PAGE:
"There are giants here; and I brought you up to see them," answered Wee.
"Mercy, me! where are they?" cried Daisy, looking very curious and rather frightened.
"There is one of them." And Wee pointed to the waterfall that went dashing and foaming down into the valley. "That giant turns the wheels of all the mills you see. Some of them grind grain for our bread, some help to spin cloth for our clothes, some make paper, and others saw trees into boards. That is a beautiful and busy giant, Daisy."
"So it is, and some day we'll go and see it work. Show me the others: I like your giants 'most as well as those in the fairy-books."
"On this side you'll see another, called Steam. He is a very strong fellow; for, with the help of gunpowder, he will break the granite mountain in pieces, and carry it away. He works in the other mills, and takes heavy loads of stone, cloth, paper, and wood all over the country. Then, on the right of us is a third giant, called Electricity. He runs along those wires, and carries messages from one end of the world to the other. He goes under the sea and through the air; he brings news to every one; runs day and night, yet never tires; and often helps sick people with his lively magic."
"I like him best, I think; for he is more like a real, wonderful giant. Is there any on that side of us?" asked Daisy, turning round to look behind her.
"Yes: the best and most powerful of all lives in that big house with the bell on the roof," said Wee, smiling.
"Why, that's only the schoolhouse."
"Education is a long word, dear; but you know what it means, and, as you grow older, you will see what wonders it can work. It is a noble giant; for in this country rich and pour are helped by it, and no one need suffer for it unless they choose. It works more wonders than any other: it changes little children into wise, good men and women, who rule the world, and make happy homes everywhere; it helps write books, sing songs, paint pictures, do good deeds, and beautify the world. Love and respect it, my little Daisy, and be glad that you live now when such giants lend a hand to dwarfs like us."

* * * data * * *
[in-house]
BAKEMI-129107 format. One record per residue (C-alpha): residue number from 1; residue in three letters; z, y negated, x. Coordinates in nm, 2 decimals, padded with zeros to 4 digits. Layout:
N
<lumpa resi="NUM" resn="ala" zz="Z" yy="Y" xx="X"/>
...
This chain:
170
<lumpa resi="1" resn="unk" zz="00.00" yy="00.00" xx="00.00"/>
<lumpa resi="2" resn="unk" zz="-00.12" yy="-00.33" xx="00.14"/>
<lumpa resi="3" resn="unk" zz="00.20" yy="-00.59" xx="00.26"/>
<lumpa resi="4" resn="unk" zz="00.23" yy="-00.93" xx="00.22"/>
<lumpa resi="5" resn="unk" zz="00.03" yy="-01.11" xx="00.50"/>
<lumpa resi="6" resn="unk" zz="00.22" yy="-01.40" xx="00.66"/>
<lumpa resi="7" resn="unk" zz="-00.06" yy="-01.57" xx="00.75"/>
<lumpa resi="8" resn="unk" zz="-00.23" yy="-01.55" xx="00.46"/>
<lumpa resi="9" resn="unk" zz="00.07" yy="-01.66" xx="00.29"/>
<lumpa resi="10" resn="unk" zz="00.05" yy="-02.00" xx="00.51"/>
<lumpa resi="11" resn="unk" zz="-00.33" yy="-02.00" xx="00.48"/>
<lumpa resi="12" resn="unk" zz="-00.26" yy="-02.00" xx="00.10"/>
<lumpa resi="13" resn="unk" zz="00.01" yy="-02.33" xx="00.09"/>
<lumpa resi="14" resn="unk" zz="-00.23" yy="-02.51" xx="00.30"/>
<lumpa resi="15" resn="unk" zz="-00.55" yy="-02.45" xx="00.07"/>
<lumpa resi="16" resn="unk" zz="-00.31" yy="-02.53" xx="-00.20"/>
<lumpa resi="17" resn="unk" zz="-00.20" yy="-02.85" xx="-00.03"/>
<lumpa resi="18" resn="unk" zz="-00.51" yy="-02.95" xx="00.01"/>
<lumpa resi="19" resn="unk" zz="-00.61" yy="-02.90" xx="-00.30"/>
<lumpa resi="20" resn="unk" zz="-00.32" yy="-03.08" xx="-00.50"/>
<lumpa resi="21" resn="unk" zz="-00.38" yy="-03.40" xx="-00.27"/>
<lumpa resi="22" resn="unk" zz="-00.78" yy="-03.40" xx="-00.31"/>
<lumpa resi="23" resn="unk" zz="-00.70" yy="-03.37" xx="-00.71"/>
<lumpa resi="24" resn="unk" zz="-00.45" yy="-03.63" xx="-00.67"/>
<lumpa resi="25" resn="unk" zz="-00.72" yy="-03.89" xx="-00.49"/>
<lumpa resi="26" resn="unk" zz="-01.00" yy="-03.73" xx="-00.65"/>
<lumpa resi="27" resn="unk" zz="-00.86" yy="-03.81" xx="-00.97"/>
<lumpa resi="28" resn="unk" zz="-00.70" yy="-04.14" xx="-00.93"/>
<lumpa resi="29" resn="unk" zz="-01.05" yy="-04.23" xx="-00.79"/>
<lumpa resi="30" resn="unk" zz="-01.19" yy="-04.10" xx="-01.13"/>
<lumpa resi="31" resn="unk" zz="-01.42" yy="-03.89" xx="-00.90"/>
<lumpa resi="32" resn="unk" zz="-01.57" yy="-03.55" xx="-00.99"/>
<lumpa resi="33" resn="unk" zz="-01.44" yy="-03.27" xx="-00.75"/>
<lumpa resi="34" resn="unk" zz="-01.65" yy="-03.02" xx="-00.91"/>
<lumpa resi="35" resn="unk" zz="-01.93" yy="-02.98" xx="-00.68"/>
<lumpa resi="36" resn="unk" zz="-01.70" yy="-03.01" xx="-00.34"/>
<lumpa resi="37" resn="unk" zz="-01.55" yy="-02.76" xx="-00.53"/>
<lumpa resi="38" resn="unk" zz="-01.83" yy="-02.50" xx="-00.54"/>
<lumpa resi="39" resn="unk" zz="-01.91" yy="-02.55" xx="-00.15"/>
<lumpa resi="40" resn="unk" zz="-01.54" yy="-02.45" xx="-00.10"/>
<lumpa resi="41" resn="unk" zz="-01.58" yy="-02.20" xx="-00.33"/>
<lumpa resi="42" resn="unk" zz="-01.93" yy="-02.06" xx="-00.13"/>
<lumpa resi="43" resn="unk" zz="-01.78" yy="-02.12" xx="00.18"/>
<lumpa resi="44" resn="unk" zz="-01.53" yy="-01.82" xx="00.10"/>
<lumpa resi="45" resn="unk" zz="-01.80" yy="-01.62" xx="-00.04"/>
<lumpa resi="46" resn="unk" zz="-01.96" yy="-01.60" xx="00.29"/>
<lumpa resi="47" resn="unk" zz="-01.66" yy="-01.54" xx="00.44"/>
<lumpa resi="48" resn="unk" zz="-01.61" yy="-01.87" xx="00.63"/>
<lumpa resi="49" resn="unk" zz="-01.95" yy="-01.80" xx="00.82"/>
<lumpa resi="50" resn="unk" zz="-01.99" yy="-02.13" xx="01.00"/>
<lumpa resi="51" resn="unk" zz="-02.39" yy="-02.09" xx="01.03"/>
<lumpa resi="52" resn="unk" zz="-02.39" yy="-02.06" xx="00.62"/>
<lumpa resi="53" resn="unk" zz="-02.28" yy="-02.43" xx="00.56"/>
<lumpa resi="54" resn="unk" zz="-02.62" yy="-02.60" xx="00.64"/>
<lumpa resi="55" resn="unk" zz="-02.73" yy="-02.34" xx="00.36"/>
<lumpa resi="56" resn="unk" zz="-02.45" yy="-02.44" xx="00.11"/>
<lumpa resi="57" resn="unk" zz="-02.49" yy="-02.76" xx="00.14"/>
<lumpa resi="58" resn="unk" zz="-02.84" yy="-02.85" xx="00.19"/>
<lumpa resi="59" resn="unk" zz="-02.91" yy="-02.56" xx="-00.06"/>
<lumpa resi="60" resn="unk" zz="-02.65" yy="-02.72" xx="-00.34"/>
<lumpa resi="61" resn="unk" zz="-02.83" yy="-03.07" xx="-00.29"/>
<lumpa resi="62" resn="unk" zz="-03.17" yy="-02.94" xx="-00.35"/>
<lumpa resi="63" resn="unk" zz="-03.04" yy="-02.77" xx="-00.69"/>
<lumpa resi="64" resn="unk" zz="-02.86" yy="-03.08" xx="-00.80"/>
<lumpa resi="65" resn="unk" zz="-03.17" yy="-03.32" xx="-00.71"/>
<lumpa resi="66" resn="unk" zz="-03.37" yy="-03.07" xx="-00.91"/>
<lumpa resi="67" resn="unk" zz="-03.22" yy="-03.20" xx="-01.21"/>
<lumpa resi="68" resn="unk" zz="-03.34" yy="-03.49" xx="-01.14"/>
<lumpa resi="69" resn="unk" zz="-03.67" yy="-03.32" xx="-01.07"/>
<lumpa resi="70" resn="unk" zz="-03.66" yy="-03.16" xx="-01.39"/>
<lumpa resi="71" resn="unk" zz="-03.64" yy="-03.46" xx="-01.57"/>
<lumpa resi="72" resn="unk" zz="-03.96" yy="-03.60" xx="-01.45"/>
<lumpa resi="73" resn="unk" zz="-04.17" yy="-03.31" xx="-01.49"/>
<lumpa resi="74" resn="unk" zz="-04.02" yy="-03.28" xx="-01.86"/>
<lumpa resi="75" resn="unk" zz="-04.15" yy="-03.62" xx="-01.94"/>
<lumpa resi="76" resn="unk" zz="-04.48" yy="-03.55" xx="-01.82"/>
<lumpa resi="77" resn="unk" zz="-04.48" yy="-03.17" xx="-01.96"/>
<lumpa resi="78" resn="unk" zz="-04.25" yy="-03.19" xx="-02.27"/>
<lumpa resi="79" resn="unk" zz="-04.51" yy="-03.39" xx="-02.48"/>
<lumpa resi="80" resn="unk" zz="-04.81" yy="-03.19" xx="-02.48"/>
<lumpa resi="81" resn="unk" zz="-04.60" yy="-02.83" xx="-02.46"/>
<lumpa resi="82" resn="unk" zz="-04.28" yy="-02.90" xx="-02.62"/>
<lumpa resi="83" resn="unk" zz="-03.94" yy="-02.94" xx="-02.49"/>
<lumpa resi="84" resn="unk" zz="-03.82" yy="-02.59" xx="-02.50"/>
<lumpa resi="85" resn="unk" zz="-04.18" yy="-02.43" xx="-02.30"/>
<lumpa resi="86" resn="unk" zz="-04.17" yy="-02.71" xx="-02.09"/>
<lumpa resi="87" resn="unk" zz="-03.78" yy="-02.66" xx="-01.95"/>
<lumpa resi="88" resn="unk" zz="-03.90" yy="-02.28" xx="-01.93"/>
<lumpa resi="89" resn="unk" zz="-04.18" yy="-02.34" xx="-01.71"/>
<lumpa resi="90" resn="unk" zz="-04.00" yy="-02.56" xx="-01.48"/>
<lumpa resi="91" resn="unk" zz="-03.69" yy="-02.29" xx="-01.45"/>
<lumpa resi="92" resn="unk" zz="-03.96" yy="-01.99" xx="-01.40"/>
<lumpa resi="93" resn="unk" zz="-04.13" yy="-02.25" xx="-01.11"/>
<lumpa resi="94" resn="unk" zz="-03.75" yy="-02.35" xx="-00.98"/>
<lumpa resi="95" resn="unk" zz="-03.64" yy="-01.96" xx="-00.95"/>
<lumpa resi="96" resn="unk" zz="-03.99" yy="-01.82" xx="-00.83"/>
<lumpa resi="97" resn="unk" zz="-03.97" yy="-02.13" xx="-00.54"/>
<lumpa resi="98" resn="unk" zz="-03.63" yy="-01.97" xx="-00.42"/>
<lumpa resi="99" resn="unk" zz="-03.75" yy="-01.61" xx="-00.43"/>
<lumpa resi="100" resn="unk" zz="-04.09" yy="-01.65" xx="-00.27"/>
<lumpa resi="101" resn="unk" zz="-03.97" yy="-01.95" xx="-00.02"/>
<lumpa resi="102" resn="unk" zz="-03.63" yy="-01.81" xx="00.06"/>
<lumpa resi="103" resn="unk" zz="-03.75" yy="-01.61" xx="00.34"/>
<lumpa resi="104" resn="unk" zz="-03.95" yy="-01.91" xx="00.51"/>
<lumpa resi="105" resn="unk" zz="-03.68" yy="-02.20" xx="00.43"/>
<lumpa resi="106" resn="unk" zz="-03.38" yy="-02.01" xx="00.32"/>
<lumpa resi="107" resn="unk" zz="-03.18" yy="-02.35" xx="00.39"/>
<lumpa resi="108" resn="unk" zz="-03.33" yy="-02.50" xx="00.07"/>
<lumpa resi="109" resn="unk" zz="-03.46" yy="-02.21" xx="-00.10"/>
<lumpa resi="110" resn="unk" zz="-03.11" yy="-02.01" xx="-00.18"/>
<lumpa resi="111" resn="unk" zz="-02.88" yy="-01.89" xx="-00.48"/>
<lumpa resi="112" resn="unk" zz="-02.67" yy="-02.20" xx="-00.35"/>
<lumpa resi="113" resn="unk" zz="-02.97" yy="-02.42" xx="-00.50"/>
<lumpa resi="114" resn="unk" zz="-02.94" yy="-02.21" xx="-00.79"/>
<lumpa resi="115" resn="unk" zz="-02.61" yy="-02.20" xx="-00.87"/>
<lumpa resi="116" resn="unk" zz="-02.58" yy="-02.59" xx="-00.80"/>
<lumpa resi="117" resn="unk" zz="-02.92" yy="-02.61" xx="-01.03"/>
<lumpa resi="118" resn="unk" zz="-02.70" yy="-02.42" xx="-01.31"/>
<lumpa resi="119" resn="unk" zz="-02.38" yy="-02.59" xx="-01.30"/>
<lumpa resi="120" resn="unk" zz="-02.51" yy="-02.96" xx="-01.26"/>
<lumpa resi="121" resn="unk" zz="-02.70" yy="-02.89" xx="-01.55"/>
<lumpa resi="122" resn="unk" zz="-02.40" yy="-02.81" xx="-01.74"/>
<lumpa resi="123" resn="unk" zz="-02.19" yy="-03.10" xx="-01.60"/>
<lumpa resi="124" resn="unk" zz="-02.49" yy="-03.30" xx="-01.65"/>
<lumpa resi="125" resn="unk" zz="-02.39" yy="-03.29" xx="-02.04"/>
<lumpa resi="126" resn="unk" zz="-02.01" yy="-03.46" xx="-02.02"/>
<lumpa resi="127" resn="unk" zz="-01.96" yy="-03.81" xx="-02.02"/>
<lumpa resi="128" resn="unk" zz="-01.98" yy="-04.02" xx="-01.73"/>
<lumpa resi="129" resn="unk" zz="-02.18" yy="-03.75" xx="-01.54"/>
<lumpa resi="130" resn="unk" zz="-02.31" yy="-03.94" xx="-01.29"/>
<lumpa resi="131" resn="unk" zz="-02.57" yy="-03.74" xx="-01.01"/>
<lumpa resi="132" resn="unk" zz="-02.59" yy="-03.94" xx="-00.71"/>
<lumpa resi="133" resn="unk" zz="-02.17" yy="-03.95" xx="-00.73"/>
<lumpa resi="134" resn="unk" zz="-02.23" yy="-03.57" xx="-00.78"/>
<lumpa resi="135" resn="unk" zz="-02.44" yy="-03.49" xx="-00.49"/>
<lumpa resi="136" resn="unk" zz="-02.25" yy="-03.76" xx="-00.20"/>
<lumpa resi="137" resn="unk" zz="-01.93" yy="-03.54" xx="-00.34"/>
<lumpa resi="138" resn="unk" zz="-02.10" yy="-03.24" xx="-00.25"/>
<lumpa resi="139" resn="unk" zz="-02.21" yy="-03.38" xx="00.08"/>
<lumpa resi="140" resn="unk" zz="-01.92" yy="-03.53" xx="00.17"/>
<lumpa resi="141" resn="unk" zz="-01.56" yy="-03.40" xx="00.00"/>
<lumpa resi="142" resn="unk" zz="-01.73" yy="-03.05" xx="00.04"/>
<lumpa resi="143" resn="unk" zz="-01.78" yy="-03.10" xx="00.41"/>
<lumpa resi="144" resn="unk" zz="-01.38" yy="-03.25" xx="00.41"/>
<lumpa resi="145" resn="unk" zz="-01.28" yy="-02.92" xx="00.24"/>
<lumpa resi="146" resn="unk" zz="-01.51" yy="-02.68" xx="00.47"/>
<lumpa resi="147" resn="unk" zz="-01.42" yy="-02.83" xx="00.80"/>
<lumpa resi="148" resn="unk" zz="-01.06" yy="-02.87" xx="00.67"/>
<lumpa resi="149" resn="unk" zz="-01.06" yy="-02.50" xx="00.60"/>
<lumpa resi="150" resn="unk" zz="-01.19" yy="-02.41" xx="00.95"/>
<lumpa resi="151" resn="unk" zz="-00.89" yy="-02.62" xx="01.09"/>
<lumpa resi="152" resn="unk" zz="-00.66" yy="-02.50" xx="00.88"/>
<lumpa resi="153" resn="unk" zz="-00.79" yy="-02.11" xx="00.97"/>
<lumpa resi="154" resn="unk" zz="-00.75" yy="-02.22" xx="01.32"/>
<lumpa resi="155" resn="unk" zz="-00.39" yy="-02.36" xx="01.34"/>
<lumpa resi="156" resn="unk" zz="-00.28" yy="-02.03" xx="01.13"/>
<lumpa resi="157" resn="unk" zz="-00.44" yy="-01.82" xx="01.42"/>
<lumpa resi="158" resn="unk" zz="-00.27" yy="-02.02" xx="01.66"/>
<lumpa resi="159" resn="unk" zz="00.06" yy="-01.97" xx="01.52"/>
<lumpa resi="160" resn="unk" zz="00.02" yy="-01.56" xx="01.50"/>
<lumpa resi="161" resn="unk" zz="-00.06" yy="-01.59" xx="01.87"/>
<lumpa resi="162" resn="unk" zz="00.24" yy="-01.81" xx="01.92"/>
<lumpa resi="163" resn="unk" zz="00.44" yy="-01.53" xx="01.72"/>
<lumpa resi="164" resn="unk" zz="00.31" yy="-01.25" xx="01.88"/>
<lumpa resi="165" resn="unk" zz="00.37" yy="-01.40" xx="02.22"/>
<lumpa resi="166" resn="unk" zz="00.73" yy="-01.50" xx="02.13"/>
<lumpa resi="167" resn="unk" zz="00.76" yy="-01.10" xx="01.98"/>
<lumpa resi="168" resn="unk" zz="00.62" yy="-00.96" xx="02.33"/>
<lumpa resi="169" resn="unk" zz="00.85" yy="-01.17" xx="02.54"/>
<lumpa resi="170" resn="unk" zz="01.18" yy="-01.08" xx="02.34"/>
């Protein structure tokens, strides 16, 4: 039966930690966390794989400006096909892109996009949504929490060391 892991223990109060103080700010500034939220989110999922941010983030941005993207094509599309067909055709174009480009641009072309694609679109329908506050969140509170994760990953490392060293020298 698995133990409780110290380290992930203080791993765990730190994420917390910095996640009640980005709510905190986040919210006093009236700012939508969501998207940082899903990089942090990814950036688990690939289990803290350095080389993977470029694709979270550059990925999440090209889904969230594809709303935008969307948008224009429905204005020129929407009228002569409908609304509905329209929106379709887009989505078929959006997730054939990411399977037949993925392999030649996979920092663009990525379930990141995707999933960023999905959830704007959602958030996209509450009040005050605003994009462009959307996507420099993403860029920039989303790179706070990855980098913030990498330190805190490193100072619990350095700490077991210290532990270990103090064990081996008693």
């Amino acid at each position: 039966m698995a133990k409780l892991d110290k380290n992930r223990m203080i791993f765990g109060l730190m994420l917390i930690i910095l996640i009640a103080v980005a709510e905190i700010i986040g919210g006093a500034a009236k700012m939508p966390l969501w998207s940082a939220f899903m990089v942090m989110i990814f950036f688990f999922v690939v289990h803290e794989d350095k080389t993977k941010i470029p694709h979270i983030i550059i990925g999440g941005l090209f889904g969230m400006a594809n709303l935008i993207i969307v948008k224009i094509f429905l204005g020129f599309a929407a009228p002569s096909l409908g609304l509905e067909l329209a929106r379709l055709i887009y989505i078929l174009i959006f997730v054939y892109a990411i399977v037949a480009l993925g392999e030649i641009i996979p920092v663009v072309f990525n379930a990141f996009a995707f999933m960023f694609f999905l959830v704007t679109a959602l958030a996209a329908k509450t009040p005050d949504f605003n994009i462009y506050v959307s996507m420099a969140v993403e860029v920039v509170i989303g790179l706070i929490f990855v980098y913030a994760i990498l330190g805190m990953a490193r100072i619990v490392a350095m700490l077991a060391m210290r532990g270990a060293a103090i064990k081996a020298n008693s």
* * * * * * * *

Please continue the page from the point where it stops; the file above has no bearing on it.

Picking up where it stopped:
Daisy sat still a long time, looking all about her on the mountain-top; and, when she rode away, she carried a new thought in her mind, which she never forgot.
"This is the last day of the seven, and no fairies have been found. Do you think I ever shall see one?" said Daisy, on the Sunday morning that ended her week's hunt.
"Not the kind you think of, for there are none such, Daisy; but you have found two better and more beautiful ones than any fanciful sprite," said Wee.
"Have I? Where are they? What are their names?"
Aunt Wee drew her to the glass, and said, as she pointed to Daisy's face,—
"Here they are, and their names are Health and Happiness. There are many ways of losing them, and they are hard to catch when once lost. I wanted you to keep both, and tried to show you how. A happy, healthful hour in the morning sweetens and brightens the whole day; and there is no fairy-book half so wonderful as the lovely world all about us, if we only know how to read it."
"Then all these mornings we were hunting after health and happiness, instead of fairies, were we?"
"Yes: haven't you enjoyed it, and don't you think you have caught my fairies?"
Daisy looked from a little picture of herself, which Wee had drawn some time ago, to her image in the glass. One was dull and sad, pale and cross; the other, rosy, gay, and smiling,—the likeness of a happy, hearty little girl, wide-awake and in good tune. She understood the kind joke; and, turning, kissed Aunt Wee, as she said, gratefully,—
"I think I have caught your elves, and I'll try to keep them all my life. But tell me one thing : was the music that woke me all a joke too?"
"No, dear: here it is, and now it is your own; for you have learned to wake and listen to it."
Daisy looked, and saw Aunt Wee lean from the window, and take out of a hollow nook, in the old tree close by, a little box. She set it on the table, touched a spring, and the airy music sounded more beautiful than ever.
"Is it mine, all mine?" cried Daisy.
"Yes: I hid it while I tried my little plan, and now you shall have it for your own. See, here is the best elf I can give you, and she will dance whenever you call her."
Wee pushed a golden pin, and up sprang a tiny figure, all crimson and gold, with shining wings, and a garland on its dainty head. Softly played the hidden music, and airily danced the little sylph till the silvery chime died away; then, folding her delicate arms, she sank from sight, leaving Daisy breathless with delight.